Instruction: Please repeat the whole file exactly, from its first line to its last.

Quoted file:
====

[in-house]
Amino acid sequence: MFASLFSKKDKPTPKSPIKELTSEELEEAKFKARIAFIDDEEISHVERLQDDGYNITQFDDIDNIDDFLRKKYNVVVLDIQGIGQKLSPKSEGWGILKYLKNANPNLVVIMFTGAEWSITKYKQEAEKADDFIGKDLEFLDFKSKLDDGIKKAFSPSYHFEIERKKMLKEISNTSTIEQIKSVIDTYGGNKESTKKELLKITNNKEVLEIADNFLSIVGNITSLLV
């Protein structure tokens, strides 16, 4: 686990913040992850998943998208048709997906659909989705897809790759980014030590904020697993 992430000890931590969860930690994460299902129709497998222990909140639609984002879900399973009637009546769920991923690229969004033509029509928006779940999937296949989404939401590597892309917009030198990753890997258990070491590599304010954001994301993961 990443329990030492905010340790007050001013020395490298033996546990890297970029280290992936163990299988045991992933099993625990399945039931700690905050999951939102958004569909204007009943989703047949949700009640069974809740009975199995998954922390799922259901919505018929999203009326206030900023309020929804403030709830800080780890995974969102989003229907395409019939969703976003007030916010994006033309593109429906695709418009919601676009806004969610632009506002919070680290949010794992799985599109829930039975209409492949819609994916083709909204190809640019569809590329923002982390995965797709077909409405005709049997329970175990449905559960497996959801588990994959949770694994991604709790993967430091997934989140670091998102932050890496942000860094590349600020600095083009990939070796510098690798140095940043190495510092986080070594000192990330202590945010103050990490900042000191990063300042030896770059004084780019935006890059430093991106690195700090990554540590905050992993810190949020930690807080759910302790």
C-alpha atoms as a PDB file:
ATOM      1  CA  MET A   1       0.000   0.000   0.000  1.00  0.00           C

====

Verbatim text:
[in-house]
Amino acid sequence: MFASLFSKKDKPTPKSPIKELTSEELEEAKFKARIAFIDDEEISHVERLQDDGYNITQFDDIDNIDDFLRKKYNVVVLDIQGIGQKLSPKSEGWGILKYLKNANPNLVVIMFTGAEWSITKYKQEAEKADDFIGKDLEFLDFKSKLDDGIKKAFSPSYHFEIERKKMLKEISNTSTIEQIKSVIDTYGGNKESTKKELLKITNNKEVLEIADNFLSIVGNITSLLV
């Protein structure tokens, strides 16, 4: 686990913040992850998943998208048709997906659909989705897809790759980014030590904020697993 992430000890931590969860930690994460299902129709497998222990909140639609984002879900399973009637009546769920991923690229969004033509029509928006779940999937296949989404939401590597892309917009030198990753890997258990070491590599304010954001994301993961 990443329990030492905010340790007050001013020395490298033996546990890297970029280290992936163990299988045991992933099993625990399945039931700690905050999951939102958004569909204007009943989703047949949700009640069974809740009975199995998954922390799922259901919505018929999203009326206030900023309020929804403030709830800080780890995974969102989003229907395409019939969703976003007030916010994006033309593109429906695709418009919601676009806004969610632009506002919070680290949010794992799985599109829930039975209409492949819609994916083709909204190809640019569809590329923002982390995965797709077909409405005709049997329970175990449905559960497996959801588990994959949770694994991604709790993967430091997934989140670091998102932050890496942000860094590349600020600095083009990939070796510098690798140095940043190495510092986080070594000192990330202590945010103050990490900042000191990063300042030896770059004084780019935006890059430093991106690195700090990554540590905050992993810190949020930690807080759910302790």
C-alpha atoms as a PDB file:
ATOM      1  CA  MET A   1       0.000   0.000   0.000  1.00  0.00           C